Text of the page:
Calgary company says it has developed technology that could keep workers safely on site through pandemic
A tektelic engineer works on a DGD device
CALGARY -- A Calgary company says it has developed technology that could help medium-to-large companies keep their workers safely on site through the pandemic.
Tektelic Communications engineers refocused their work on a safe alert panic button, and a warehouse freight tracing app, combining the two into a small wearable device they call the Distance Guard Device. (DGD).
The DGD tracks how often, and how close wearers come in contact with others also wearing the device. The developers envision companies like warehouses, meat packing plants and hospitals outfitting employees with the devices, which can then be used to trace any close contacts in the event of a COVID-19 infection in the workplace.
“It also has the ability to do proximity awareness of those contacts,” said Tektelic vice-president Barney Barnowski, “so whether or not you are within six feet, three feet away from another person will be able to a capture that distance, and create that trace, but also be able to provide you with a little bit of notification that you are getting within the proximity of another person.”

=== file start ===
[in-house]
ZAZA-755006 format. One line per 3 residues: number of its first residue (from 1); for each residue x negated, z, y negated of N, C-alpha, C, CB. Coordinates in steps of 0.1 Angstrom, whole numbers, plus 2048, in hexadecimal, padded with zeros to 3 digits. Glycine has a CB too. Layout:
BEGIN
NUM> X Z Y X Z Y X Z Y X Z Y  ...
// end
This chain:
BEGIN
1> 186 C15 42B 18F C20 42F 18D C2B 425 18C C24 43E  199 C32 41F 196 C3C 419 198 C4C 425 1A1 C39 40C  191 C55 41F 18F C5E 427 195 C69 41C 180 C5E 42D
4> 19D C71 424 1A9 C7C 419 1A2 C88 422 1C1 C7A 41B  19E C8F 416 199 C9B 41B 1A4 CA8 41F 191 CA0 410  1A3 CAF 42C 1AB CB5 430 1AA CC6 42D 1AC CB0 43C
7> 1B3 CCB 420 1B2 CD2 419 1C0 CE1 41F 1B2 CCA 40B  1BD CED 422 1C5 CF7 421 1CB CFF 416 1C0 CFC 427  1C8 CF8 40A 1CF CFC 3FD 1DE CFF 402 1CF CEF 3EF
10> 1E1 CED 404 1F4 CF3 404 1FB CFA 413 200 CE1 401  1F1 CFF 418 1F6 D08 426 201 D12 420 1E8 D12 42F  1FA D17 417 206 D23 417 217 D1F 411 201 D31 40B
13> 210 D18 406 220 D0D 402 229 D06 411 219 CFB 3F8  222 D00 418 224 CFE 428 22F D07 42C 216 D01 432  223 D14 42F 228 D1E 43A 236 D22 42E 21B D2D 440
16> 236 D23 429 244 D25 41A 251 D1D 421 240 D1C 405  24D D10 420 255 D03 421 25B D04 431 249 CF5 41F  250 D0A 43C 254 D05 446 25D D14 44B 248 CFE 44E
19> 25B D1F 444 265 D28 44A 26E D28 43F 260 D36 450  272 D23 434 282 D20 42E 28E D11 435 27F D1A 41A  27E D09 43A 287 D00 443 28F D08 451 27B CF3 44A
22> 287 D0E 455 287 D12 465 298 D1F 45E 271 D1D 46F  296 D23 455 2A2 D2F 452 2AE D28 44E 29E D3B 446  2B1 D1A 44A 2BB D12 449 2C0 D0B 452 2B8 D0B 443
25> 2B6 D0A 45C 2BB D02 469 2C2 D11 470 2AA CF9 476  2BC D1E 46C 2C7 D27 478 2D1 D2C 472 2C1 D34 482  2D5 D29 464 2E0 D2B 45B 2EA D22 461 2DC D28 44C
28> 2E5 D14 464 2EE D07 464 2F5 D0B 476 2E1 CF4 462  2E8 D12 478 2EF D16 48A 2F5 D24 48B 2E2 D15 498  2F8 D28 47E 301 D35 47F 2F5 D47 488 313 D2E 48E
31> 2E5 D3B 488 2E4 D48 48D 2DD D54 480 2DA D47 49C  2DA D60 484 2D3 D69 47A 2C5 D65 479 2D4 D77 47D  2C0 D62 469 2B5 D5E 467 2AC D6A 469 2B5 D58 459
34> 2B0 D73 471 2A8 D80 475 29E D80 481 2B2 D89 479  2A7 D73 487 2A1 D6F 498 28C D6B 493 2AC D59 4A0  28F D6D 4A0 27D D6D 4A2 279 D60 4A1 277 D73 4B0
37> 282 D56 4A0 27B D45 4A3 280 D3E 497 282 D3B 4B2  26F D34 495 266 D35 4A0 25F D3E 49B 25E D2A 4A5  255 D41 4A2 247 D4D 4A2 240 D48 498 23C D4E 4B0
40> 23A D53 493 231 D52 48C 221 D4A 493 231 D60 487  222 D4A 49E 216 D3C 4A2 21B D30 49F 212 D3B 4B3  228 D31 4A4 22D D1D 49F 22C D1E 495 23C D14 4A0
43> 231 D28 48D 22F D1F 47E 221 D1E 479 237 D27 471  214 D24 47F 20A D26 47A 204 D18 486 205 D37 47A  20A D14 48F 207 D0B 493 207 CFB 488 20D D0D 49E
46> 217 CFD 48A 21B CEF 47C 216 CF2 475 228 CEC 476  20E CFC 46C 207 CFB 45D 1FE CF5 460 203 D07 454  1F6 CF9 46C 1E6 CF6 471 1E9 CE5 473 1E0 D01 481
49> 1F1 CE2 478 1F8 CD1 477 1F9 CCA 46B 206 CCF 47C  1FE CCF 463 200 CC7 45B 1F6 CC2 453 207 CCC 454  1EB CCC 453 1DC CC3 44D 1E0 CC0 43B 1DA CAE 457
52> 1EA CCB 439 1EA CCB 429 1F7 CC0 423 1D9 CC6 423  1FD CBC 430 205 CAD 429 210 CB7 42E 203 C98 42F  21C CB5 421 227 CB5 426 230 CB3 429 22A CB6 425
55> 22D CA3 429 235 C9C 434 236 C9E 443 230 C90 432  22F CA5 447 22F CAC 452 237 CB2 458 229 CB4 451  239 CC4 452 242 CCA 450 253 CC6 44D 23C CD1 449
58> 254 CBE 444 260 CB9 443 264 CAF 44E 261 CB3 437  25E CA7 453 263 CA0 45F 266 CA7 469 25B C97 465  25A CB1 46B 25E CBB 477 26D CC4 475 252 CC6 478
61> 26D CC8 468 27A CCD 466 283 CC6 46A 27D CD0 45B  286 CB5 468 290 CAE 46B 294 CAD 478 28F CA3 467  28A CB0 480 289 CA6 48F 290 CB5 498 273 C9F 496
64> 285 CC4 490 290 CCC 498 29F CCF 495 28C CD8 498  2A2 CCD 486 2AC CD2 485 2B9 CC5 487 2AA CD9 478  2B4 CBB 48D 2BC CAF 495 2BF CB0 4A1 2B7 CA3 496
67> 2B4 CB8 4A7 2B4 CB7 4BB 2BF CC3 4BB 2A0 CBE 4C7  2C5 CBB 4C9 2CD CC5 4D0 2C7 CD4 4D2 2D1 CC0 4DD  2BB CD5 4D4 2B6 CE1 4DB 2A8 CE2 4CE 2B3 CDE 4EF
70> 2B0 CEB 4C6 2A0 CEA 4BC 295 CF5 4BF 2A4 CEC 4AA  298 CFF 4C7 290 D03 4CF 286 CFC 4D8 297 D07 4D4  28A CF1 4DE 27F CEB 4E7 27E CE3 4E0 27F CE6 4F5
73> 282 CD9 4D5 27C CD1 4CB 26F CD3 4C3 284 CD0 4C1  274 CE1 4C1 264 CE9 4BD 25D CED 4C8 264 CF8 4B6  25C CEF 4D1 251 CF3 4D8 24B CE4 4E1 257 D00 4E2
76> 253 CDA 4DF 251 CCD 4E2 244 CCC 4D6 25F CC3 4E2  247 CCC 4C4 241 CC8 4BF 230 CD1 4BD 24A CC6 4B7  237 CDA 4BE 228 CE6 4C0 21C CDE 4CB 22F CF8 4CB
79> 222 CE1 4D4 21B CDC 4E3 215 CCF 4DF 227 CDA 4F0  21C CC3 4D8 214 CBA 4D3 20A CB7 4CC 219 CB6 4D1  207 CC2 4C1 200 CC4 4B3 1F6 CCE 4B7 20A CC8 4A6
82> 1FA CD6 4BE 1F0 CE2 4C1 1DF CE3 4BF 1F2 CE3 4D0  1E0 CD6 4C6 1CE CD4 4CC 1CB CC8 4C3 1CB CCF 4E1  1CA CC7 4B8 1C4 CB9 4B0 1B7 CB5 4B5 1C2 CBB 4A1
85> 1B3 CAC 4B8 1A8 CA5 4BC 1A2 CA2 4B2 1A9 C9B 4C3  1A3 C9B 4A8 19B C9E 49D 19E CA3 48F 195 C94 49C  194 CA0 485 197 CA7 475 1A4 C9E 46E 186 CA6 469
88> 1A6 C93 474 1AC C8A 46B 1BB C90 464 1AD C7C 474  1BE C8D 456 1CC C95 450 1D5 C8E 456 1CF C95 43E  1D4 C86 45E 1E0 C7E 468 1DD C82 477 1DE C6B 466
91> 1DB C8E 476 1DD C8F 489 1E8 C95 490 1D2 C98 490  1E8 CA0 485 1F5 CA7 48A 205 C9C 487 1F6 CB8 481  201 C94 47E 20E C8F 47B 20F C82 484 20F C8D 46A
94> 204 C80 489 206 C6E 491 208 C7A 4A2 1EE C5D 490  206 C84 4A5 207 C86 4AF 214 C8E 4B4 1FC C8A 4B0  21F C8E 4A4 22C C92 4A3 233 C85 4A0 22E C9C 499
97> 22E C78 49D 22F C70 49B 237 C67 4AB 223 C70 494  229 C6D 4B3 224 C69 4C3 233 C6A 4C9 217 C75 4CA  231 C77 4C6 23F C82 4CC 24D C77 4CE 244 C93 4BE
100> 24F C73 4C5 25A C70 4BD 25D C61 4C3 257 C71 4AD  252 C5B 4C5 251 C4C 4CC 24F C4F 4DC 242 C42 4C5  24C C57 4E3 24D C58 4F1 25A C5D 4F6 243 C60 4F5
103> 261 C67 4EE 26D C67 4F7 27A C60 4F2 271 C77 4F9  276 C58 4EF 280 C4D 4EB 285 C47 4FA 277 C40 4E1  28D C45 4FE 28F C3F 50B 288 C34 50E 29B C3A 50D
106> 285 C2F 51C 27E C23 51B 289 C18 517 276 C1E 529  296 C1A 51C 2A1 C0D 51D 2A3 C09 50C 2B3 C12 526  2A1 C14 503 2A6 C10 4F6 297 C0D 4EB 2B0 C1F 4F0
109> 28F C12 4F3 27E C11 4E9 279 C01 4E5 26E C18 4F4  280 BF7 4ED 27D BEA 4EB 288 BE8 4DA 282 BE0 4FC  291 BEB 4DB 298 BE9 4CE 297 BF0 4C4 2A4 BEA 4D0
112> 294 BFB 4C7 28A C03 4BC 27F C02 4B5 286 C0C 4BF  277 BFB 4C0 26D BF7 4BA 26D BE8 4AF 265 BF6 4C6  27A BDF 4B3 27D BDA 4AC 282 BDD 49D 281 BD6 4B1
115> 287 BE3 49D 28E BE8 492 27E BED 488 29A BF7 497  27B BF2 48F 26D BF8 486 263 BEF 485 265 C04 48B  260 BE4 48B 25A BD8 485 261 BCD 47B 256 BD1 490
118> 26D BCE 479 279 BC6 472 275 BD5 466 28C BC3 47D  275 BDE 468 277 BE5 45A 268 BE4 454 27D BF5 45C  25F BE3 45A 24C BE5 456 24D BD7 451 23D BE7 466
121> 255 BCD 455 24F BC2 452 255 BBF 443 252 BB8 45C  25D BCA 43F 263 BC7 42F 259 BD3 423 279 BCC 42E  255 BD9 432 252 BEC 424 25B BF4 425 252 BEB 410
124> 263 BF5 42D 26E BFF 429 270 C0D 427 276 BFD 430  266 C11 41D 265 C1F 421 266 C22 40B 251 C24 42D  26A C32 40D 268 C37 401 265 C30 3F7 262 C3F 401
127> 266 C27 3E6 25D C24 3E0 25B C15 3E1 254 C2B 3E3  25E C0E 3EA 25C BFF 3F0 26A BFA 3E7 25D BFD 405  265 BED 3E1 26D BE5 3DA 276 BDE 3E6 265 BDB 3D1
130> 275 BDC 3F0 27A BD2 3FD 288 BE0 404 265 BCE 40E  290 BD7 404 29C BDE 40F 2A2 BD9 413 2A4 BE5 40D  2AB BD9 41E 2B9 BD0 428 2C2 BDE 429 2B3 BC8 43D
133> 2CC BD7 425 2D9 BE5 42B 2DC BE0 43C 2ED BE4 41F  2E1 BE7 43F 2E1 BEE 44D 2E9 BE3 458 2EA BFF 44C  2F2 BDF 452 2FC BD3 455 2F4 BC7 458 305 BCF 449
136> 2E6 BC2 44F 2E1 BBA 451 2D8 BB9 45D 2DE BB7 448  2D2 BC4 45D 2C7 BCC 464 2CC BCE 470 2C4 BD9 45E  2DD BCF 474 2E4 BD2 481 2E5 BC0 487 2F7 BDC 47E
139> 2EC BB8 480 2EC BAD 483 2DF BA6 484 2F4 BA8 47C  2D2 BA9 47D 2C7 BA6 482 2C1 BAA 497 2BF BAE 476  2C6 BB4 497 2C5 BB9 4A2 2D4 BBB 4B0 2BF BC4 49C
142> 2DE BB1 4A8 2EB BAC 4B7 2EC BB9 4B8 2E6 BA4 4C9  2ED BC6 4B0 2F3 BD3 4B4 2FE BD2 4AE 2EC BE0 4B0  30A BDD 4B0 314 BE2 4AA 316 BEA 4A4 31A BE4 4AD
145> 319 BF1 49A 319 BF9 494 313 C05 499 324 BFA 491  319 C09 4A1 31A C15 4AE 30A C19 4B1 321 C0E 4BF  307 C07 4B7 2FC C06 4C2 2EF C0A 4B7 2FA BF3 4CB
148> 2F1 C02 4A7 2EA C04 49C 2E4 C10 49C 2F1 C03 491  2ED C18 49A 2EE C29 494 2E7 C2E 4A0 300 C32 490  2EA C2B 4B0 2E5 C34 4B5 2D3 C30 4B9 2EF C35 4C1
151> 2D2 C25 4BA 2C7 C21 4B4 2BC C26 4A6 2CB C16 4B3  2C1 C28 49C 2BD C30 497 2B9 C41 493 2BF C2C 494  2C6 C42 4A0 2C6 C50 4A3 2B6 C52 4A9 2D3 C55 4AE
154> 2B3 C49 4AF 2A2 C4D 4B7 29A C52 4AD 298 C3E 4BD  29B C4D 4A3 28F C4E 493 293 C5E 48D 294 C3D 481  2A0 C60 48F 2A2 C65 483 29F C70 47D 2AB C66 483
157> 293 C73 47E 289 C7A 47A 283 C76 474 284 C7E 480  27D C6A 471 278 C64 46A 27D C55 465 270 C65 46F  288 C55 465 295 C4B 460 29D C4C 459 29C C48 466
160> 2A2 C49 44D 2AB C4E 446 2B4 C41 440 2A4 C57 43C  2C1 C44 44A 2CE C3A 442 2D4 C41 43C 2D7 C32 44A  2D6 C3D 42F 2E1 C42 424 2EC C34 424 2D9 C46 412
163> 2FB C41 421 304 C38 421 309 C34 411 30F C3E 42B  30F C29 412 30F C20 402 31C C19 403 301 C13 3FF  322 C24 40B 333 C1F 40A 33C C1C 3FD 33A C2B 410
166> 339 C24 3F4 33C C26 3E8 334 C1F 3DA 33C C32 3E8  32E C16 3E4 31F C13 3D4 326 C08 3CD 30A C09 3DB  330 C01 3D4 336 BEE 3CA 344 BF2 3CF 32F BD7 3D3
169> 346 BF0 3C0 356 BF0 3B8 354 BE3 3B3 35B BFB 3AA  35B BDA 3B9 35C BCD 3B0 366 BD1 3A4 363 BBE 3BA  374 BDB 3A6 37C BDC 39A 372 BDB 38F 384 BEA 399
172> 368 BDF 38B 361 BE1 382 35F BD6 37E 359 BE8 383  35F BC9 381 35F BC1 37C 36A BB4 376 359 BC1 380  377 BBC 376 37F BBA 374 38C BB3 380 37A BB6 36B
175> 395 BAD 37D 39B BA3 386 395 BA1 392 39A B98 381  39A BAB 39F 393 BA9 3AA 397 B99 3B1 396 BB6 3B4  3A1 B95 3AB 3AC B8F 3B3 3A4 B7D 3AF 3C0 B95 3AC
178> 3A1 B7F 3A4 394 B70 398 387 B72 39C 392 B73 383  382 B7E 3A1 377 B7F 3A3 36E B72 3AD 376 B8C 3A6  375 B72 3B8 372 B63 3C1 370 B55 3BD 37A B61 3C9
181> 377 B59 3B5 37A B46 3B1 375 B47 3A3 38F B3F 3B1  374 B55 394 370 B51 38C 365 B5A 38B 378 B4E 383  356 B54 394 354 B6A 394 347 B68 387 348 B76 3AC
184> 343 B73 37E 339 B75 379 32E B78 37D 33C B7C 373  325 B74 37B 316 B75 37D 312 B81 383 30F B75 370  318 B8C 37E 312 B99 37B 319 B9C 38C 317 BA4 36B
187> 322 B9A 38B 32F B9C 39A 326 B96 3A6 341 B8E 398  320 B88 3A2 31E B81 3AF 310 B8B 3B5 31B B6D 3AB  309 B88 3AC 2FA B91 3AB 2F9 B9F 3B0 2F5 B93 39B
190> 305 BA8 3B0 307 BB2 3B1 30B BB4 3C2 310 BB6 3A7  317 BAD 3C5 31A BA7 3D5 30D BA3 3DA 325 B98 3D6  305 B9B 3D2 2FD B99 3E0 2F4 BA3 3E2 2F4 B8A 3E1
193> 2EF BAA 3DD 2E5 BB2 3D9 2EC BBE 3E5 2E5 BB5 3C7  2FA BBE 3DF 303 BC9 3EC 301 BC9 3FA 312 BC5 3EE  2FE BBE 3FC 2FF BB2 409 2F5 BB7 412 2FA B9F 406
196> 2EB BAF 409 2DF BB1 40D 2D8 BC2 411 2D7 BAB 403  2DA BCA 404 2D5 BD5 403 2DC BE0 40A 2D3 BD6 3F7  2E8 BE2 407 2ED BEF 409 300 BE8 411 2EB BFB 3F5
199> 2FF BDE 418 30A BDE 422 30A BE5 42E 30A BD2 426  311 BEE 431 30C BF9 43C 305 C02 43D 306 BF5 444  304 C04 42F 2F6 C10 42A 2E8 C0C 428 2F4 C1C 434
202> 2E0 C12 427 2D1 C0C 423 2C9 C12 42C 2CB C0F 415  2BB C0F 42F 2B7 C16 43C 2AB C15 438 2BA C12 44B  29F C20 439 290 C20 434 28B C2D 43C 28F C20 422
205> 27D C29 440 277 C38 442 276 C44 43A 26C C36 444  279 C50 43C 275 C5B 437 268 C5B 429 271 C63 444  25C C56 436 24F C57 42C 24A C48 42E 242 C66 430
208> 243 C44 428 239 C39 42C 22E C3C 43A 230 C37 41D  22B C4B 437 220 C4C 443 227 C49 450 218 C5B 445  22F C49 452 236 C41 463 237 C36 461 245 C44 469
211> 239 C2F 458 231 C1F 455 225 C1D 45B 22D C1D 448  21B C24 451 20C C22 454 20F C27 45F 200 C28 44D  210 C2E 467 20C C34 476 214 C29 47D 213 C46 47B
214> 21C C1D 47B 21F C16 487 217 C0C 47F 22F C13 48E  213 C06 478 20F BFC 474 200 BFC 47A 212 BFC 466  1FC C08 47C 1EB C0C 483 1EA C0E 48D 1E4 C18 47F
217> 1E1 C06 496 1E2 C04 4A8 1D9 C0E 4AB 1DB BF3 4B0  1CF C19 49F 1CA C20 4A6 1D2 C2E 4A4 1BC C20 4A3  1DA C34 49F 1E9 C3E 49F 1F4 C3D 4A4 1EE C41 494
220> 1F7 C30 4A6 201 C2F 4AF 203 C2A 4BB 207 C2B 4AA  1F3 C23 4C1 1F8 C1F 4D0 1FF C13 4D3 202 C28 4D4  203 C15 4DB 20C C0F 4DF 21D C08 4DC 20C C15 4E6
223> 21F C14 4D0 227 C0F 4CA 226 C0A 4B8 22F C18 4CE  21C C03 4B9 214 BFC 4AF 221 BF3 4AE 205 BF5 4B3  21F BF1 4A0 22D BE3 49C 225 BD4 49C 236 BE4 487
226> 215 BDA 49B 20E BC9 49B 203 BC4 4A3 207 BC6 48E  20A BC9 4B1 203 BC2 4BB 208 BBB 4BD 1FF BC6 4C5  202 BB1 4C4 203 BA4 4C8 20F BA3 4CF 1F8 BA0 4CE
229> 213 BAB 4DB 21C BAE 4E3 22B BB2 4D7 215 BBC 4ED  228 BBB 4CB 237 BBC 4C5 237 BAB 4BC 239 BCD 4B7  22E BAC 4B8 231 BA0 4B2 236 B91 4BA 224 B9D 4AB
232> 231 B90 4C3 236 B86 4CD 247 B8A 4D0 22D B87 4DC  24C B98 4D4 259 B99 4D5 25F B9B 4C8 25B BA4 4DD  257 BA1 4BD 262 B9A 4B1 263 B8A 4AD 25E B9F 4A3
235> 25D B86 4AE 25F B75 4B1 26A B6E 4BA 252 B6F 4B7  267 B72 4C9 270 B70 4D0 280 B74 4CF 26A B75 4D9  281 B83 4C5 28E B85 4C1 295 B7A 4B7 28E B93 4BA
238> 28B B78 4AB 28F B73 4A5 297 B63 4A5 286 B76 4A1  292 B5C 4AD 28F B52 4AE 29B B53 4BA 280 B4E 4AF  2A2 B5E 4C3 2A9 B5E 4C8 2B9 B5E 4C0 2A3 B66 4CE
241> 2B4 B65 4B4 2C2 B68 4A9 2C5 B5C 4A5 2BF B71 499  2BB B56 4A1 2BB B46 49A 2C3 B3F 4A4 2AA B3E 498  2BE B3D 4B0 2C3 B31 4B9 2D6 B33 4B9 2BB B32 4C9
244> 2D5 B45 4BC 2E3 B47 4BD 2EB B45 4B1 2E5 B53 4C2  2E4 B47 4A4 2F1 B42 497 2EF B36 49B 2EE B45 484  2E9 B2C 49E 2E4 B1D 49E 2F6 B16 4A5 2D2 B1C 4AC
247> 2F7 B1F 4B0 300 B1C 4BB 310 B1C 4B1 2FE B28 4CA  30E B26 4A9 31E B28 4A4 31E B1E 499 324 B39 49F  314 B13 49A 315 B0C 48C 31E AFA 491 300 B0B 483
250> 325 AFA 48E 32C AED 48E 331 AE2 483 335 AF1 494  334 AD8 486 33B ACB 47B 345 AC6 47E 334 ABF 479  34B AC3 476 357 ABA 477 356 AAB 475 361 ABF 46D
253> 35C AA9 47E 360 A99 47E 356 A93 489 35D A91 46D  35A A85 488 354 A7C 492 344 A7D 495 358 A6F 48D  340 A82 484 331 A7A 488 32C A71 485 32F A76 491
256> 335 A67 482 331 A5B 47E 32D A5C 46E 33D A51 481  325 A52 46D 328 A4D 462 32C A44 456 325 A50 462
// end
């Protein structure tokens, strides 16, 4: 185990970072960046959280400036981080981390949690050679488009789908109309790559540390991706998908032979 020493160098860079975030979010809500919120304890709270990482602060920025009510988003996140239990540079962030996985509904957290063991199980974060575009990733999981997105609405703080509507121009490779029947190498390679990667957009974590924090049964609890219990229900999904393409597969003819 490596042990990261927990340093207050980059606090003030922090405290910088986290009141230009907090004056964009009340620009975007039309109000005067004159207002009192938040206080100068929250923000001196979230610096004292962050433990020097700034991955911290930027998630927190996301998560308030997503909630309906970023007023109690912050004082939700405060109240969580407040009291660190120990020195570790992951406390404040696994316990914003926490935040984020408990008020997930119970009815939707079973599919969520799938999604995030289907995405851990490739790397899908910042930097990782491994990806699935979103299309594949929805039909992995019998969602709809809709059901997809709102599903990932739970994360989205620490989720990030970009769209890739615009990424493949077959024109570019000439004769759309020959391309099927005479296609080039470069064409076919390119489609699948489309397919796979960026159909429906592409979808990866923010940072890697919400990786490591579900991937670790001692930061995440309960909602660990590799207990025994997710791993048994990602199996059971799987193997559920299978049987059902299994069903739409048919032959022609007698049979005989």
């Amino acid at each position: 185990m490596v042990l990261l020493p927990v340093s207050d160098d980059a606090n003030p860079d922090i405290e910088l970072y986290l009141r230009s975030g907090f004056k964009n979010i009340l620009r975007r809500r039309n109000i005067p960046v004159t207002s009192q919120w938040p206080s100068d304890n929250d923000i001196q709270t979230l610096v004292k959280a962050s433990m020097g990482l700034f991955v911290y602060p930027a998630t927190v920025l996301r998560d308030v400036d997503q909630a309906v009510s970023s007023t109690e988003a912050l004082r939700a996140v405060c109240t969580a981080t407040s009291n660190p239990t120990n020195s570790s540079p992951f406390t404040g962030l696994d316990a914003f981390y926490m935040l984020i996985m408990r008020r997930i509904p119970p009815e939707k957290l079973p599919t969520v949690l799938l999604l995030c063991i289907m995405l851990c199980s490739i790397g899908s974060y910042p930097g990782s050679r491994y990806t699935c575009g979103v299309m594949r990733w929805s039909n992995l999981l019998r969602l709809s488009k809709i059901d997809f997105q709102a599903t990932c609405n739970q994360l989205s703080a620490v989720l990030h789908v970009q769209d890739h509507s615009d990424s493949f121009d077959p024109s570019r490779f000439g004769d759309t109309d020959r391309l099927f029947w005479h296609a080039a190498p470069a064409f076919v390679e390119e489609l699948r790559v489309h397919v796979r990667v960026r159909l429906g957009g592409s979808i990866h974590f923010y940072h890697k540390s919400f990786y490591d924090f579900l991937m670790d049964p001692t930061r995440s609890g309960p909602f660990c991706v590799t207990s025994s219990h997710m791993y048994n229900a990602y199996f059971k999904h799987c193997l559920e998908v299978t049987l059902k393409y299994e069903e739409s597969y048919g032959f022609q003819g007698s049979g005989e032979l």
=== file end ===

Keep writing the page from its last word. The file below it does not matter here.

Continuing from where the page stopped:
The DGD is not designed to replace either the federal or provincial contact tracing app; rather it is aimed at helping employers keep better track of their employees' health and physical contacts within the workplace.
Introducing such devices to a workplace comes accompanied with privacy concerns, Barnowski conceded.
“A lot of the concern is around data privacy and privacy of where people are, but really only your HR manager or the HR organisation should have access to this data,” said Barnowski “So say someone does in fact, end up with COVID-19. That's when they can open up the database and trace through the tree of who you've been in contact with and for how long.”
The company is ramping up production to fill orders from around the world.
“All the devices are manufactured here in Calgary, and then shipped around the world to our global customers," said Telktelic marketing manager Jack Stuart "We're at a point now where we're able to confidently fulfill large volume orders that we can ship out globally ... within a couple weeks. (after receipt).”
The Tektelic DGD devices, which are worn like a company nametag, operate on a battery which requires a recharge every three to six months, and costs between $30 and $40 per unit.